Nobody likes a gossip, right? The act of talking about someone “behind their back” is looked down upon as perhaps the lowest form of conversation, slimy and cruel and unfair to the person being gossiped about. This paints a pretty rosy picture of that person, one of victimization rather than ostracism. But a new study from Stanford University suggests gossip can be used for the greater good; it just depends on who’s on the other end.
The Upsides Of Gossip
Consider gossip’s true purpose. When people use facts about others as the currency for conversation, what they’re really doing is clueing them in to important information, at least by their measure. Humans are social creatures through and through. We may not always need to know who is pregnant or how so-and-so’s new haircut is a disaster, but spreading news is a function of self-preservation nearly as old as humanity itself. And when the knowledge we gain can serve a larger, more noble cause, we use it.
“By removing defectors, more cooperative individuals can more freely invest in the public good without fear of exploitation,” the researchers explained. Essentially, the team found that when people needed to cooperate, the easiest and most efficient way of guaranteeing that cooperation was to gossip about the unfair members of the group. Social scientists use the fancy term “reputational information sharing.” It’s accountability, really — an honest broker that helps people make informed choices.
Reputational information sharing also has the added benefit of alerting people to potential threats, and, as the researchers found, protecting “nice people” and encouraging cooperation. “Groups that allow their members to gossip sustain cooperation and deter selfishness better than those that don’t,” said Stanford post-doctoral student Matthew Feinberg in a news release. “And groups do even better if they can gossip and ostracize untrustworthy members. While both of these behaviors can be misused, our findings suggest that they also serve very important functions for groups and society.”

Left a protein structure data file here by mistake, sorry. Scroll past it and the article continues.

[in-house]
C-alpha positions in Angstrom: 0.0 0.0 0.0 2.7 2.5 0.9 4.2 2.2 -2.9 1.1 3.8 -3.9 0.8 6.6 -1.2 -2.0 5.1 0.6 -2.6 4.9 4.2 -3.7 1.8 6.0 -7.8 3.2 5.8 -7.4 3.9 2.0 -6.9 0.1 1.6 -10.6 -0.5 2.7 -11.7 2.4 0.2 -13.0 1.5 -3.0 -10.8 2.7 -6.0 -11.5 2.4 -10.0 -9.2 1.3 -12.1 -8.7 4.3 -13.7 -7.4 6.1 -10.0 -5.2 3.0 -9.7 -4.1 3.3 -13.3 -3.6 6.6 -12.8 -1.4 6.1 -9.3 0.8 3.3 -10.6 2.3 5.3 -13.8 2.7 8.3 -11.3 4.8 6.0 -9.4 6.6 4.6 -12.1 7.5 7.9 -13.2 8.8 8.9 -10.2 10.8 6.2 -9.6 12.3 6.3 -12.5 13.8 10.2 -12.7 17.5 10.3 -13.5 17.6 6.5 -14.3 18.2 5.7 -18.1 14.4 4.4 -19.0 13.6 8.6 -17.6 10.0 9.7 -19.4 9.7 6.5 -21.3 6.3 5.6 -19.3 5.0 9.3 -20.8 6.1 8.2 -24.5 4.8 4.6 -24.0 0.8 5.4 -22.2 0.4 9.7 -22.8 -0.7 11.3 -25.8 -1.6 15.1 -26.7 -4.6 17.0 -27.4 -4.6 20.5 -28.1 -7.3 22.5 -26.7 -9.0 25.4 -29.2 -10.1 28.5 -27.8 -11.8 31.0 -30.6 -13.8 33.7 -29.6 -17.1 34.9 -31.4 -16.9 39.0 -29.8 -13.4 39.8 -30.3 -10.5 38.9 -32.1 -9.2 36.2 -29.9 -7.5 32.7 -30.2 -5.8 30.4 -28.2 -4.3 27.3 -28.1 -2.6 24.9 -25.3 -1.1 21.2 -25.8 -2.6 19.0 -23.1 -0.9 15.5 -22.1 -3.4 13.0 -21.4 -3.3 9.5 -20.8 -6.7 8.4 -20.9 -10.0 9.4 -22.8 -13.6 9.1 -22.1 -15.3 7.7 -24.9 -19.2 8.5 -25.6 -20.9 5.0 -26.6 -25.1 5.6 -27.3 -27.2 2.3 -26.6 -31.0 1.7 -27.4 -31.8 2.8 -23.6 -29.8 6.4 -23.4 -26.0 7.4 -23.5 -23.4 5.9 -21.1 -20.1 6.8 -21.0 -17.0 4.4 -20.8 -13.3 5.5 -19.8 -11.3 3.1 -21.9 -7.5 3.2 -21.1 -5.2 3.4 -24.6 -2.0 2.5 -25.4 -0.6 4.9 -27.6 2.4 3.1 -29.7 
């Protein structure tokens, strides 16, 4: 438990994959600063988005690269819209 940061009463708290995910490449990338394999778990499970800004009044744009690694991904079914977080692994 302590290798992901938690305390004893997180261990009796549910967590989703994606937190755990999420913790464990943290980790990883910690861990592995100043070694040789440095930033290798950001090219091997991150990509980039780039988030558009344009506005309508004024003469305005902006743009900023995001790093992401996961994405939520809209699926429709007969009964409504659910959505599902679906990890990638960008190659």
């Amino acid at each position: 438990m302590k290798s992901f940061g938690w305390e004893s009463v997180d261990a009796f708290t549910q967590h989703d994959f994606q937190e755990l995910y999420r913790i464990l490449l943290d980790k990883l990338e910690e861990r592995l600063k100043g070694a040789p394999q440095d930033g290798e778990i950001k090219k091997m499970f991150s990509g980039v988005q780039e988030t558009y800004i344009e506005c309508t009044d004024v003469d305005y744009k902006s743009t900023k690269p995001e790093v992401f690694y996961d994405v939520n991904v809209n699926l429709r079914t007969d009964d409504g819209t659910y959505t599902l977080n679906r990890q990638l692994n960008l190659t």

Finding The Selfish
Feinberg and his colleagues set up an experiment separating 216 people into groups, asking them to play games and make financial decisions in the best interest of the group. Researchers often use this exercise as a way to flag the non-contributors — the selfish players who take from everyone but sacrifice nothing. Before they moved on to the next round, subjects had the chance to discuss their teammates’ behavior and decide whether to exclude (ostracize) the laggards the next time around.
Accountability, it turns out, works really well in compelling people to hold up their end of the bargain. When the formerly selfish players learned other people disapproved of their choices, they began to reform. They cooperated. They played fair. The benefits of social inclusion far outweighed the temporal monetary gains, the researchers found. “Exclusion compelled them to conform to the more cooperative behavior of the rest of the group,” they noted.
Gossip serves an extraordinary pro-social function, in this sense. Even though we normally think of gossip as the spread of lurid sexual rumor, psychologists are beginning to realize there are larger motivations at play. We aren’t all scandal seekers, fiending for a juicy story to tell our coworkers or friends. Gossip, or reputational information sharing, lets us keep loved ones safe and generally protect one another. It keeps us honest.
“If you have done something that’s bad for your group, then that’s one of the good functions of rumor and gossip, that your group will find out,” explained psychologist Nicholas DiFonzo, professor at the Rochester Institute of Technology, to Freakonomics Radio.
Checks And Balances
Here gossip can be seen as the great equalizer. We all have the power to spread information about people, be it true or false, so the potential for consequence is high. On the Internet, where anonymous users can throw batteries from the nosebleeds, it’s admittedly lower. But researchers of the present study argue the benefits can outweigh the costs, and even when they can’t, now we know why.
“I think it does speak to the mechanisms that keep people behaving honestly and generously in many settings,” said Robb Willer, an associate professor of sociology at Stanford, adding, “and, where behavior is entirely anonymous, helps explain when they don’t.”
Source: Feinberg M, Willer R, Schultz M. Gossip and Ostracism Promote Cooperation in Groups. Psychological Science. 2014.